This Savea was the first Malietoa, and then in the continuance of this genealogy there follow twenty-three generations of Malietoa, down to Malietoa Talavou, who was proclaimed king in 1878, and subsequently recognised by the Governments of England, Germany, and the United States. Many other traditionary genealogies of chiefs might be given, but let the above suffice as a specimen of the rest.

3. Other descendants of Cloudless heavens (No. 6 above):—

Male. Female. Progeny.

(1) Cloudless The eighth heavens. Tangaloa the heavens. dweller in lands.

(2) Tangaloa Cloudy heavens. Tangaloa the dweller in explorer of lands. lands.

(3) Tangaloa the Queen of earth. Valevalenoa, or explorer of space. lands.

Space had a long-legged seat. At another birth Cloudy heavens brought forth a head. This was the head that was said to have fallen from the heavens. Space set it up on his high stool and said to it, "O beloved! be a son—be a second with me on the earth." Space started back, for all of a sudden the body of a man-child was added to the head. The child was sensible, and inquired who his father was. Space replied, "Your father is yonder in the East, yonder in the West, yonder towards the sea, and yonder in-land, yonder above and yonder below." Then the boy said, "I have found my name, call me All the sides of heaven." And from him sprang the four divisions, East, West, North, and South. He grew up to manhood, went to the North, married and had children. Went to the South, married and had children. Went to the East, married and had children. Went to the West, married and had children. He then went up to the heavens, and told all his children to follow him.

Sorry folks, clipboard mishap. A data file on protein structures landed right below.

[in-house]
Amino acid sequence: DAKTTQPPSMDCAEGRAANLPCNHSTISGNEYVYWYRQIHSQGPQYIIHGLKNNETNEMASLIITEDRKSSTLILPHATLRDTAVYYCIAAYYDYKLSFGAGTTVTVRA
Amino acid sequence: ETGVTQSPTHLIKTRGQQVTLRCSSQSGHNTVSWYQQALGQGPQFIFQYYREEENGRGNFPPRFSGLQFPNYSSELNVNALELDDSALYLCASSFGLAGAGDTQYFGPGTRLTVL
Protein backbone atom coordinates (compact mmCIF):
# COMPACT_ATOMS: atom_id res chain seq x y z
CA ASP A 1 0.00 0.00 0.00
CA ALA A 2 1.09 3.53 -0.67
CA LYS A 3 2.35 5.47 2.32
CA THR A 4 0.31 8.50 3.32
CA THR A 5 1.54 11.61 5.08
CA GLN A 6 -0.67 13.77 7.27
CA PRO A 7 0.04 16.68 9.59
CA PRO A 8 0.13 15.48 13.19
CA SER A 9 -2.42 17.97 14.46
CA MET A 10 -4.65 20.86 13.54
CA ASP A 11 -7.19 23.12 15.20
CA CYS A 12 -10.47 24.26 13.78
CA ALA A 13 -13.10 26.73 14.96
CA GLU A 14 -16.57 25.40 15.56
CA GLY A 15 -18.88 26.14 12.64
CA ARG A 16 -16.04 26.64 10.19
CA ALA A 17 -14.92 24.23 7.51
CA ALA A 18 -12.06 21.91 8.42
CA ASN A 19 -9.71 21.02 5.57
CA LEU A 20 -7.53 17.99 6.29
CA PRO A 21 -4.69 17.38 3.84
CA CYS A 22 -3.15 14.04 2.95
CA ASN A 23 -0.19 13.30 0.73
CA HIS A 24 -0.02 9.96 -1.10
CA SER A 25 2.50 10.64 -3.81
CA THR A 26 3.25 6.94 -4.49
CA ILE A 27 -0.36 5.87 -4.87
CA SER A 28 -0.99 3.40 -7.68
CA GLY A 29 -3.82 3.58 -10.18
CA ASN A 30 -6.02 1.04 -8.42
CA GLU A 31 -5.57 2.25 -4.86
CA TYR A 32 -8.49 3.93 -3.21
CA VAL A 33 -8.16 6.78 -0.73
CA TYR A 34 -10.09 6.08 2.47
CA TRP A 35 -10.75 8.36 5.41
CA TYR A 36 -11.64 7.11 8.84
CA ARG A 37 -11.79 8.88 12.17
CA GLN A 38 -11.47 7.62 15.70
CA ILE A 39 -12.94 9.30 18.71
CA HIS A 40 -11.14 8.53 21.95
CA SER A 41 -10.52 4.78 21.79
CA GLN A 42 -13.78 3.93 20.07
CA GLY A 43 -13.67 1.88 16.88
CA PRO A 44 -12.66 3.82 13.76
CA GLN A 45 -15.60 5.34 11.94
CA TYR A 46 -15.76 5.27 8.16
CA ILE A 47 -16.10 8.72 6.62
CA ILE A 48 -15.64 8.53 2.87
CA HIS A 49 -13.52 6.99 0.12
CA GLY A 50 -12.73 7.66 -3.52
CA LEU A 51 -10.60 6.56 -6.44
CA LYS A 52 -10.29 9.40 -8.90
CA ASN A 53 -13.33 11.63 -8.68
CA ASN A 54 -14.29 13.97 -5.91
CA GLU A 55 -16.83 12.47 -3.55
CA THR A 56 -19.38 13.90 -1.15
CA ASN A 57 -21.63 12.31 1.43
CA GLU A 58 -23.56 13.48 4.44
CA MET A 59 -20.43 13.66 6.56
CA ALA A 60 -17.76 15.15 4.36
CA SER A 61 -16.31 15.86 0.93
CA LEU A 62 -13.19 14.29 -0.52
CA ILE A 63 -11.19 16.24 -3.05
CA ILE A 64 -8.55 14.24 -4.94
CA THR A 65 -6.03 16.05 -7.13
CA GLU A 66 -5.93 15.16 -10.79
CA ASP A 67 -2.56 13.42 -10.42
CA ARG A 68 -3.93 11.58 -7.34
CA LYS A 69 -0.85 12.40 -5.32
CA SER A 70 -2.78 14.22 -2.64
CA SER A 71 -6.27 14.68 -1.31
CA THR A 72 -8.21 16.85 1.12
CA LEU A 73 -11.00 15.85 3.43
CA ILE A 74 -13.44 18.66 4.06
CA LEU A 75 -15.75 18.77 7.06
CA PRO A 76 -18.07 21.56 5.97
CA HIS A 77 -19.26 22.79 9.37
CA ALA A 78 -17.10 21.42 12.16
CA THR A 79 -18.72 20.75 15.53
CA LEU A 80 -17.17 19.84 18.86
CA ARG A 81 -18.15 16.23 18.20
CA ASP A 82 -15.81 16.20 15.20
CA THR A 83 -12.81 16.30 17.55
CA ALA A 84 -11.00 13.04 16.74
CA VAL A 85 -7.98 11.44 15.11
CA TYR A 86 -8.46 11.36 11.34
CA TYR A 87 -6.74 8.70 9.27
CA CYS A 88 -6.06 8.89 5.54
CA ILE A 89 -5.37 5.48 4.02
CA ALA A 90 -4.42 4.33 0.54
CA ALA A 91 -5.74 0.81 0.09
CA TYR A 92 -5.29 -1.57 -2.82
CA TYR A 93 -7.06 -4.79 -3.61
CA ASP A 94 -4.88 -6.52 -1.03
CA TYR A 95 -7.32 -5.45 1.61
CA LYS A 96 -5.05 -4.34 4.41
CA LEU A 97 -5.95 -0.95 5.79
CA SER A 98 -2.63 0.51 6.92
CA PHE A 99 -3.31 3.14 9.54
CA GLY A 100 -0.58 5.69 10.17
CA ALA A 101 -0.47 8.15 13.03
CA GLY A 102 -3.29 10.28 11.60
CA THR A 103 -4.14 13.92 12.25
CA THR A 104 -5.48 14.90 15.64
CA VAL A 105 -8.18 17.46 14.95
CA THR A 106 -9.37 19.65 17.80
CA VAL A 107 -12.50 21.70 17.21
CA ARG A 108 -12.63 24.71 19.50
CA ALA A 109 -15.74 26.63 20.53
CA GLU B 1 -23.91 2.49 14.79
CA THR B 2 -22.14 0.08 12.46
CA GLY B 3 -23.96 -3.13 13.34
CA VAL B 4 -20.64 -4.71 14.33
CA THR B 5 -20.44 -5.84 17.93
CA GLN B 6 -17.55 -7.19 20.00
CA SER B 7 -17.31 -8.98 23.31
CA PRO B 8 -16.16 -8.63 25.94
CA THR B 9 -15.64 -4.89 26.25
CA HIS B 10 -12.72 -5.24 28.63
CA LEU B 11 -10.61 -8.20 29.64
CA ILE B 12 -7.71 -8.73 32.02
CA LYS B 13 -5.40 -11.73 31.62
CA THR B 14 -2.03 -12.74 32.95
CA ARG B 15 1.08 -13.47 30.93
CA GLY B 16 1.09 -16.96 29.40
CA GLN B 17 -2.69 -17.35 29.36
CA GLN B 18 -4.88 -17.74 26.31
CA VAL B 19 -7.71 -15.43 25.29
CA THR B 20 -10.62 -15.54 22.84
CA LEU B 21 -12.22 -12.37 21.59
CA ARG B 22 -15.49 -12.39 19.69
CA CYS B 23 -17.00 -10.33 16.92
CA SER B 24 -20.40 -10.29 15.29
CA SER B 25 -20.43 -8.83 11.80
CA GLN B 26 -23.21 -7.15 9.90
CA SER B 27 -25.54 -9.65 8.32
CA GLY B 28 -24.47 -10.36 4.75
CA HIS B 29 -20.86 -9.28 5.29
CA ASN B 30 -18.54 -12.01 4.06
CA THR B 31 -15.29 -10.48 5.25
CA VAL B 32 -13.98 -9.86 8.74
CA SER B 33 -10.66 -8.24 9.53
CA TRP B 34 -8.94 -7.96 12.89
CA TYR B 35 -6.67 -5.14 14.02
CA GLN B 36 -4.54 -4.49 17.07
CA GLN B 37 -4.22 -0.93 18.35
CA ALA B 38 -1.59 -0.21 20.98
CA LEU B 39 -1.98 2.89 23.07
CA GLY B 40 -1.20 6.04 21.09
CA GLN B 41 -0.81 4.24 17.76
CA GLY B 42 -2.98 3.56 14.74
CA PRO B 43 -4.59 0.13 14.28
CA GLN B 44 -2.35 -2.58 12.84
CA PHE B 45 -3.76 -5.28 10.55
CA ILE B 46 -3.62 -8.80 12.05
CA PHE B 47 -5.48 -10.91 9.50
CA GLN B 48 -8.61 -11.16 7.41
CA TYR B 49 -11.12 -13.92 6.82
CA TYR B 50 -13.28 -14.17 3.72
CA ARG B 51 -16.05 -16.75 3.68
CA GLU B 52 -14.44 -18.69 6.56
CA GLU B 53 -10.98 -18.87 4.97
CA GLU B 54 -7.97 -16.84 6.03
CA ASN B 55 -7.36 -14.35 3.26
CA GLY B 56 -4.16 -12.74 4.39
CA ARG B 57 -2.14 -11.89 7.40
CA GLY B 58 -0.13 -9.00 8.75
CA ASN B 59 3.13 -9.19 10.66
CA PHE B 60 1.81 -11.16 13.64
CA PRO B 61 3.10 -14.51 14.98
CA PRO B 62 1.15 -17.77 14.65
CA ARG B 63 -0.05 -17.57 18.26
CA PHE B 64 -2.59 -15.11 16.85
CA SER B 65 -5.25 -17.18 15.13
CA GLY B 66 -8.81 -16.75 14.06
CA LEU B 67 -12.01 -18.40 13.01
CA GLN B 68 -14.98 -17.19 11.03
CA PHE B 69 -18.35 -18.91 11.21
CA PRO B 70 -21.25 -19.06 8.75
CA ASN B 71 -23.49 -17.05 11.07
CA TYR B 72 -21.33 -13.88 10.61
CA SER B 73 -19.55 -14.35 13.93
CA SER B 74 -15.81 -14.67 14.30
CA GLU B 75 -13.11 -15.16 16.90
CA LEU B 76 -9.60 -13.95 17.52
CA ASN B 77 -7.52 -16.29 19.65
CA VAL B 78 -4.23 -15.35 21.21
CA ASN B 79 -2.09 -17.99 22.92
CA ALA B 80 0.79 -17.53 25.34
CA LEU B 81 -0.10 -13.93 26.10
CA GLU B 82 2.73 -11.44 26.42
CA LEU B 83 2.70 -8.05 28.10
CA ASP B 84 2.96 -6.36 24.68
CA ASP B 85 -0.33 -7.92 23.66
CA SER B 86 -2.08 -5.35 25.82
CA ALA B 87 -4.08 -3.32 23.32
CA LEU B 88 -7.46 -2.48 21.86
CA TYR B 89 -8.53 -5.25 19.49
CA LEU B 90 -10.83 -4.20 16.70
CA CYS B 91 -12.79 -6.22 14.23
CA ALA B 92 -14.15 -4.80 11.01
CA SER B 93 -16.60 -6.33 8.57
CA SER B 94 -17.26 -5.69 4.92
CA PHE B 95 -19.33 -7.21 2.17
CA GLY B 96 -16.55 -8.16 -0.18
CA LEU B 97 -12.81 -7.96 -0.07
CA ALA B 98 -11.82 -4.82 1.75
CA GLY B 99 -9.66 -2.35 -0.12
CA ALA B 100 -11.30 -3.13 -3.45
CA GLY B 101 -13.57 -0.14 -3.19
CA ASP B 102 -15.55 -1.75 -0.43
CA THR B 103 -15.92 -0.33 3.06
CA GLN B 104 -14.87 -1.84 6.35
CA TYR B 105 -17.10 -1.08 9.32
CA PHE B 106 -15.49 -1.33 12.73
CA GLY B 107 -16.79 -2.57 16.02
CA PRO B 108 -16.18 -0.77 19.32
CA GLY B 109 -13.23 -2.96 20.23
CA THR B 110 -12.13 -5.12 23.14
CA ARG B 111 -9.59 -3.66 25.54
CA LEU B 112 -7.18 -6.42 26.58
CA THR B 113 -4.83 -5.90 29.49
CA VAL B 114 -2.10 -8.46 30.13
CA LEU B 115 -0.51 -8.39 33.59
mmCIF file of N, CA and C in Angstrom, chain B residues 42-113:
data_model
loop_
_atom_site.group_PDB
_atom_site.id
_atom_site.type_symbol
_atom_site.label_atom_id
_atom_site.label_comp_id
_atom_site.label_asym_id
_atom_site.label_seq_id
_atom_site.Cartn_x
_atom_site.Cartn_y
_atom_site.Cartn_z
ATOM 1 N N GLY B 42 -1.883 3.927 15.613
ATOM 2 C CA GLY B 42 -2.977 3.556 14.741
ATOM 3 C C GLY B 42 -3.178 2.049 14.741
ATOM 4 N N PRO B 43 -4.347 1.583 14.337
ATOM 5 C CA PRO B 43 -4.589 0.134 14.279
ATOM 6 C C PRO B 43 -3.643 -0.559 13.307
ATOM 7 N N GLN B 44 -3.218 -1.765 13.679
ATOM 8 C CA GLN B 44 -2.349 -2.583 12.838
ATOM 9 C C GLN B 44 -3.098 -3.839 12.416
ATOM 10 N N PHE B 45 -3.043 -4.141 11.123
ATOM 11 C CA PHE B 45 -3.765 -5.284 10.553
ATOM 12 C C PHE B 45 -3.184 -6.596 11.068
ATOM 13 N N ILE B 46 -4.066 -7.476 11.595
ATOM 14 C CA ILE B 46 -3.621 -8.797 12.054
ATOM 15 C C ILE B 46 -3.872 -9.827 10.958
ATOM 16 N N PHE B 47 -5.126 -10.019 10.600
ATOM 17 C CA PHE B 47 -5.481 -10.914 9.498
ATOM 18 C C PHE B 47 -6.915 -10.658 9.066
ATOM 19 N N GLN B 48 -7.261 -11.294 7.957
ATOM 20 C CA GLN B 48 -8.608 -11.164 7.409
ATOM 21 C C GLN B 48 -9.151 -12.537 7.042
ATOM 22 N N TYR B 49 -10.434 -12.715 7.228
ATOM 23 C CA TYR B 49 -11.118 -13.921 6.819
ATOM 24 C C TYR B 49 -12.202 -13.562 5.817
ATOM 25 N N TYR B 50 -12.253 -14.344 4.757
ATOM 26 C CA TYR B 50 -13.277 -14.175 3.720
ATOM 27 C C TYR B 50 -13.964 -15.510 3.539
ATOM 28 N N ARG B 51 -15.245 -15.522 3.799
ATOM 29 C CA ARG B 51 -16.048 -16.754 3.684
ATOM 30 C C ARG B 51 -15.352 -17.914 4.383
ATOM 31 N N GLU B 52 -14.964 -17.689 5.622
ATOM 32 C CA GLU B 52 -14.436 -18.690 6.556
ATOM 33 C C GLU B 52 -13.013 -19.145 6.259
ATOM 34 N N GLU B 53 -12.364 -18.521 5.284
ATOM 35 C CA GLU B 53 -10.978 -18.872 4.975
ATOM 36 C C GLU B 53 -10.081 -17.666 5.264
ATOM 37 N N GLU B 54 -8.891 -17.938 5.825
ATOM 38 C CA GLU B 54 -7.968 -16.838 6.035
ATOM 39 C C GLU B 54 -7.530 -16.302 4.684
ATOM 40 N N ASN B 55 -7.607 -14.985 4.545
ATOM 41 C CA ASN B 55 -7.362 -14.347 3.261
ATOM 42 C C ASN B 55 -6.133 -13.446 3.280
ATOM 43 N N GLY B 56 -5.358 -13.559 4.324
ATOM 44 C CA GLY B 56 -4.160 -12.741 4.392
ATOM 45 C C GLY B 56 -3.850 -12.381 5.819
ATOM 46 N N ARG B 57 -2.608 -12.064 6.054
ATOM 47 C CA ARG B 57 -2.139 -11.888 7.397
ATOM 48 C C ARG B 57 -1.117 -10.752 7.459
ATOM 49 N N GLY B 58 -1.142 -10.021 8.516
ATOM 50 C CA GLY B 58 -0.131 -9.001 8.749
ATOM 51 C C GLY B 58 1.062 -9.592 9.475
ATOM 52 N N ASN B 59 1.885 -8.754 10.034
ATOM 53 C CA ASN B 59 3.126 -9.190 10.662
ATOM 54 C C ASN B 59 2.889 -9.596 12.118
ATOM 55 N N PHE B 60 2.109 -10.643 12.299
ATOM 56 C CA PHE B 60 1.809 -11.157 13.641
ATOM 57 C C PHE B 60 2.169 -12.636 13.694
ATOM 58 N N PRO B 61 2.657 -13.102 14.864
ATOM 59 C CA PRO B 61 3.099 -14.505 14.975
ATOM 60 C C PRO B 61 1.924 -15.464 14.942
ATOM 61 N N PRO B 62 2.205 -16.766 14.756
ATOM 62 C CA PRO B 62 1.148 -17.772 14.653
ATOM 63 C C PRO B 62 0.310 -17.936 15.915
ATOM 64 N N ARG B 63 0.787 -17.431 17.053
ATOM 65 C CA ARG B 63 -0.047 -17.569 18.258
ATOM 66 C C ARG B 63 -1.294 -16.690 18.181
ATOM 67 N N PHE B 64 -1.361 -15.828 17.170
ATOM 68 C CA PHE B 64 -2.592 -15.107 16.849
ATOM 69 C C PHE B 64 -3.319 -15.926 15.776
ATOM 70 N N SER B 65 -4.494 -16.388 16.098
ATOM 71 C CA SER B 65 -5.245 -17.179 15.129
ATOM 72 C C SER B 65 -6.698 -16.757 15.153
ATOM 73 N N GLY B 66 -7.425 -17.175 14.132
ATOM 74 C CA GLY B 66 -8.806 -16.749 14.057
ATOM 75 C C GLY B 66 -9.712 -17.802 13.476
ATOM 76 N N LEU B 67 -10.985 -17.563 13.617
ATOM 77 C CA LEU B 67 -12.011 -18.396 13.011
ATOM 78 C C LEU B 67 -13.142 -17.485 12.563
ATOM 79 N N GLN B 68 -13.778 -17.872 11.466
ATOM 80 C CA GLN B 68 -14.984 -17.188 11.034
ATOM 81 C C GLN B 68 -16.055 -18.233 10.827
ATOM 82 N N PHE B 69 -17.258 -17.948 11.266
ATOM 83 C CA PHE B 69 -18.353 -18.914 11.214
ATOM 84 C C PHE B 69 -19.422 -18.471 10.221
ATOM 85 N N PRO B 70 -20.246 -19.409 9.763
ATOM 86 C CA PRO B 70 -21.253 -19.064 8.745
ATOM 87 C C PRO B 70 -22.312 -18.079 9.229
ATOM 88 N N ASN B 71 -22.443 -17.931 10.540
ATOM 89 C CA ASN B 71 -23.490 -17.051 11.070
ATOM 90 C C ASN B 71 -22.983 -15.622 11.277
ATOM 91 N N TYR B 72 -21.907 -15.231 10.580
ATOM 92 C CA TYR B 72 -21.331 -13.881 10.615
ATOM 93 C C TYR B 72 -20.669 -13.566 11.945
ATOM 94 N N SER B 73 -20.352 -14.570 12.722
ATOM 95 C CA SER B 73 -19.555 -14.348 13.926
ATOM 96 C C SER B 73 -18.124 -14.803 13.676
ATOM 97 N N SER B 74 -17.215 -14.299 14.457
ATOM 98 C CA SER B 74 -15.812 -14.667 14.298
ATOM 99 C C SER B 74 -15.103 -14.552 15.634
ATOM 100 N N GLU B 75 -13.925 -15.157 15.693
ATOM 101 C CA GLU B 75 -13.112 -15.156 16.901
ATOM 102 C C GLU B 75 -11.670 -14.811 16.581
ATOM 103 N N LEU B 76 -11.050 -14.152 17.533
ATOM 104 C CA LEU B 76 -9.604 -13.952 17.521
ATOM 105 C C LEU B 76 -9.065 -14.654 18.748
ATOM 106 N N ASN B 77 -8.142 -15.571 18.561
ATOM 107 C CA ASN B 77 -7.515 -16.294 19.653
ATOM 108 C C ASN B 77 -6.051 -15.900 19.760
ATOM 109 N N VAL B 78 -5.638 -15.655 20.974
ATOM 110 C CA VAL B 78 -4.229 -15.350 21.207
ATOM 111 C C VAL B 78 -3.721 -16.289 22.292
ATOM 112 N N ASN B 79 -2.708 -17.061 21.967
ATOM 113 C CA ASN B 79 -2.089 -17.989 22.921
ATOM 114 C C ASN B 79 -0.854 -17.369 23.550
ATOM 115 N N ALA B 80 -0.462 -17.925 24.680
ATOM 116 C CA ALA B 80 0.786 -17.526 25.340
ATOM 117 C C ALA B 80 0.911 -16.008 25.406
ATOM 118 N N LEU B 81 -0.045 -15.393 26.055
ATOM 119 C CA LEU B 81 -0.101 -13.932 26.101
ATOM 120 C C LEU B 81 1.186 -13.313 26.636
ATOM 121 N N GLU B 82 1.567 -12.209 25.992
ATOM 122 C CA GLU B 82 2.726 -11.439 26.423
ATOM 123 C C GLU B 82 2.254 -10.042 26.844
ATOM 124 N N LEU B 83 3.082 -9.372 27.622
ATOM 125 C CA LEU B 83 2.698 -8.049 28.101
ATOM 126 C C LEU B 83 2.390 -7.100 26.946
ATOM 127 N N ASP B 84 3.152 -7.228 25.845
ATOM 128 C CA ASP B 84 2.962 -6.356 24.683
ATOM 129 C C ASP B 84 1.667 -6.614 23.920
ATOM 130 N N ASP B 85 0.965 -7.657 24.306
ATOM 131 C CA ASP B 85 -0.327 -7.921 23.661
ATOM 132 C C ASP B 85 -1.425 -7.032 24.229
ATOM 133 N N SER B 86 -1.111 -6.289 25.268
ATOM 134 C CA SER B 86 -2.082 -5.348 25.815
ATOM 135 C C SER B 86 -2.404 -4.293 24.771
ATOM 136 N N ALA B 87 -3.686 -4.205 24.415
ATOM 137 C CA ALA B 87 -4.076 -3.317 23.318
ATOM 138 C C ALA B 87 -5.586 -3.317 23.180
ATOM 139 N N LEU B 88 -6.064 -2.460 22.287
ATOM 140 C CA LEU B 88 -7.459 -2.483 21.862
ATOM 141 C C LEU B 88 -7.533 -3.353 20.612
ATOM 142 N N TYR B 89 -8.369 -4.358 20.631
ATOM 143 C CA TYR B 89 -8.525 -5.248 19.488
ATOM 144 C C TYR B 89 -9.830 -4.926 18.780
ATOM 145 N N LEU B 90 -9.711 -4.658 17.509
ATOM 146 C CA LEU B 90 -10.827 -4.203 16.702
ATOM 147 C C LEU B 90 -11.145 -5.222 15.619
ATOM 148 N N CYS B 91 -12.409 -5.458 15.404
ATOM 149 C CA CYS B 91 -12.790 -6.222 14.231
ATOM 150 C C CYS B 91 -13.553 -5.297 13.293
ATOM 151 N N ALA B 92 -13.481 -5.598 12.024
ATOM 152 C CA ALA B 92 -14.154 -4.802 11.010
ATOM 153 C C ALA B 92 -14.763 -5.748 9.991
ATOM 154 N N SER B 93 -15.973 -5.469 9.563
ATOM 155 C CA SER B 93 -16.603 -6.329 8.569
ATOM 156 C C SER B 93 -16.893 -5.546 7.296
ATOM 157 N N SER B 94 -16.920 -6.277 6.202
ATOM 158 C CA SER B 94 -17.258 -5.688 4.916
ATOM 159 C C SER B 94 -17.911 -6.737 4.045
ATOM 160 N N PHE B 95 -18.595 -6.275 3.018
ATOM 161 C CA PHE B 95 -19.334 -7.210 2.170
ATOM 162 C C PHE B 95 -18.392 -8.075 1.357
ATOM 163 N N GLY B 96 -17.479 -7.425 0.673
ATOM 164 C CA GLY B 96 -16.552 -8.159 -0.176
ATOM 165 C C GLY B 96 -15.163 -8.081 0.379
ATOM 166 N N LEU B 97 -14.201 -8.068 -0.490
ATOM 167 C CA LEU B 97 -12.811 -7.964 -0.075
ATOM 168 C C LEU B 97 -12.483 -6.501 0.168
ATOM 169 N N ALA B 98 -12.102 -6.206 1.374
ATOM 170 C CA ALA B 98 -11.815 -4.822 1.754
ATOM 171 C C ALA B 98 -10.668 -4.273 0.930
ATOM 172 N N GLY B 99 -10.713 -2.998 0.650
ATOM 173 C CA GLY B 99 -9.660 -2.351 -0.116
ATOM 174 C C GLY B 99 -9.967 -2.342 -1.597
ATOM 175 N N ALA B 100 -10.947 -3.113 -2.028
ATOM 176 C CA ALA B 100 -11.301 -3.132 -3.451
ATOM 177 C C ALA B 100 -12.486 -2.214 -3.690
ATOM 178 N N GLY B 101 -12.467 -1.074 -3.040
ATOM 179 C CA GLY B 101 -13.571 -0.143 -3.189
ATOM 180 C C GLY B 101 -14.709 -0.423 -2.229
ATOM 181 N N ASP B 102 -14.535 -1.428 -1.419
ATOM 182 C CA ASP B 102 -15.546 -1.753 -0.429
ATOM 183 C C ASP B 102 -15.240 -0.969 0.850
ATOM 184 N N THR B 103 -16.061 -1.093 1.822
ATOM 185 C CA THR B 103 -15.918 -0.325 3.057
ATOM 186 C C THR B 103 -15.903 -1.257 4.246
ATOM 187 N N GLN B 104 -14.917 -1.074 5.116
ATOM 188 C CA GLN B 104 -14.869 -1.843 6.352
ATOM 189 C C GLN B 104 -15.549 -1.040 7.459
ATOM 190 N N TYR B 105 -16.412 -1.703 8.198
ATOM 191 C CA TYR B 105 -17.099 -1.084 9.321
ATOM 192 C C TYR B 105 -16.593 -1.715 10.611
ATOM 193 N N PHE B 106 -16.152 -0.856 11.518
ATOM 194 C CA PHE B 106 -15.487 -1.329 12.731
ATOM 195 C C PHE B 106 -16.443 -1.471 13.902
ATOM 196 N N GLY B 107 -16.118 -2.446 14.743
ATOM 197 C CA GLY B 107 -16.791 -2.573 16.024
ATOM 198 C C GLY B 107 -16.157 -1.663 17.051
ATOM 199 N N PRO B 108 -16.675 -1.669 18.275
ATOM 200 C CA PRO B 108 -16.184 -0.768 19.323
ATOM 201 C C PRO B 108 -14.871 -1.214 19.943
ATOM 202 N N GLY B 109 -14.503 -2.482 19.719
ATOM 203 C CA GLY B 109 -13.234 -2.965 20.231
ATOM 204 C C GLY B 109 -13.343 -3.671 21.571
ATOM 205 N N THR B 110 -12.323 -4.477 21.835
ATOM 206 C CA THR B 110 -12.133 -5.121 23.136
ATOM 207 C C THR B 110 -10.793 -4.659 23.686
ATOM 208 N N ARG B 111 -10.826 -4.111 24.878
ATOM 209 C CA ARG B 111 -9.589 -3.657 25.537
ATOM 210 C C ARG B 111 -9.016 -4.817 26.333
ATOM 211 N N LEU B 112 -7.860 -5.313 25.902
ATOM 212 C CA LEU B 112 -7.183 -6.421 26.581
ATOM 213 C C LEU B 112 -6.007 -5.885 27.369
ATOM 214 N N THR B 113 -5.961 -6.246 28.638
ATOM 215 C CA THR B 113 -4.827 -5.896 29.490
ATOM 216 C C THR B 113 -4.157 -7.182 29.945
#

4. The children of Ilu, worm, and Mamao, distant, were:—

(1) Papa tu, or great rocks. (2) Papa one, or sandy rocks. (3) Papa ele, or earthy rocks. (4) Masina, or the moon. (5) La, or the sun. (6) Sami, or the sea. (7) Vai, or fresh water.

These were all sons, and then there were two daughters, the one named Great wind and the other Gentle wind.

They all separated and lived apart, but the sea was shut up. Then the children said, "Let the sea be set free and allowed to come out that we may look at it." This was done, and then the three kinds of rocks were flooded and died, but the sun and the moon fled to the heavens and lived.

5. Fire and water married, and from them sprung the earth, rocks, trees, and everything.

The cuttle-fish fought with the fire and was beaten. The fire fought with the rocks, and the rocks conquered. The large stones fought with the small ones; the small conquered. The small stones fought with the grass, and the grass conquered. The grass fought with the trees; the grass was beaten and the trees conquered. The trees fought with the creepers, the trees were beaten and the creepers conquered. The creepers rotted, swarmed with maggots, and from maggots they grew to be men.